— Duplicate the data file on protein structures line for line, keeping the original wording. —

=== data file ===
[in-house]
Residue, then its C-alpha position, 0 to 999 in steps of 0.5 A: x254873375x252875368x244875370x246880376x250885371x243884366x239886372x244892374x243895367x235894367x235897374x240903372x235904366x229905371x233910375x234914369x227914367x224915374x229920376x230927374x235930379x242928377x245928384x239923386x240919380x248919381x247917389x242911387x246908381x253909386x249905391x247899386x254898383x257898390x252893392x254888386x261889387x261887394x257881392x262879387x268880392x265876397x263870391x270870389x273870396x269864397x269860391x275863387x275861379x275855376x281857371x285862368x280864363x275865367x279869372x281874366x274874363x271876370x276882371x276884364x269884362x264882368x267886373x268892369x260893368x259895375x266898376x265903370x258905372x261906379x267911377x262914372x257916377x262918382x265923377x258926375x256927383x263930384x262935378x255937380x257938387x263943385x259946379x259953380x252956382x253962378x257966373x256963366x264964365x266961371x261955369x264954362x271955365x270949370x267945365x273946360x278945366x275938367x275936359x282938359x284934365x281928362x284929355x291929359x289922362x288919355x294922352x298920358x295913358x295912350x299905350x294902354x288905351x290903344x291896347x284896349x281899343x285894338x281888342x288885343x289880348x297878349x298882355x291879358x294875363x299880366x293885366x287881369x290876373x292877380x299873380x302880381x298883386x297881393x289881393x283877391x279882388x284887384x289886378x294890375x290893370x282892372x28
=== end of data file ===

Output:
[in-house]
Residue, then its C-alpha position, 0 to 999 in steps of 0.5 A: x254873375x252875368x244875370x246880376x250885371x243884366x239886372x244892374x243895367x235894367x235897374x240903372x235904366x229905371x233910375x234914369x227914367x224915374x229920376x230927374x235930379x242928377x245928384x239923386x240919380x248919381x247917389x242911387x246908381x253909386x249905391x247899386x254898383x257898390x252893392x254888386x261889387x261887394x257881392x262879387x268880392x265876397x263870391x270870389x273870396x269864397x269860391x275863387x275861379x275855376x281857371x285862368x280864363x275865367x279869372x281874366x274874363x271876370x276882371x276884364x269884362x264882368x267886373x268892369x260893368x259895375x266898376x265903370x258905372x261906379x267911377x262914372x257916377x262918382x265923377x258926375x256927383x263930384x262935378x255937380x257938387x263943385x259946379x259953380x252956382x253962378x257966373x256963366x264964365x266961371x261955369x264954362x271955365x270949370x267945365x273946360x278945366x275938367x275936359x282938359x284934365x281928362x284929355x291929359x289922362x288919355x294922352x298920358x295913358x295912350x299905350x294902354x288905351x290903344x291896347x284896349x281899343x285894338x281888342x288885343x289880348x297878349x298882355x291879358x294875363x299880366x293885366x287881369x290876373x292877380x299873380x302880381x298883386x297881393x289881393x283877391x279882388x284887384x289886378x294890375x290893370x282892372x28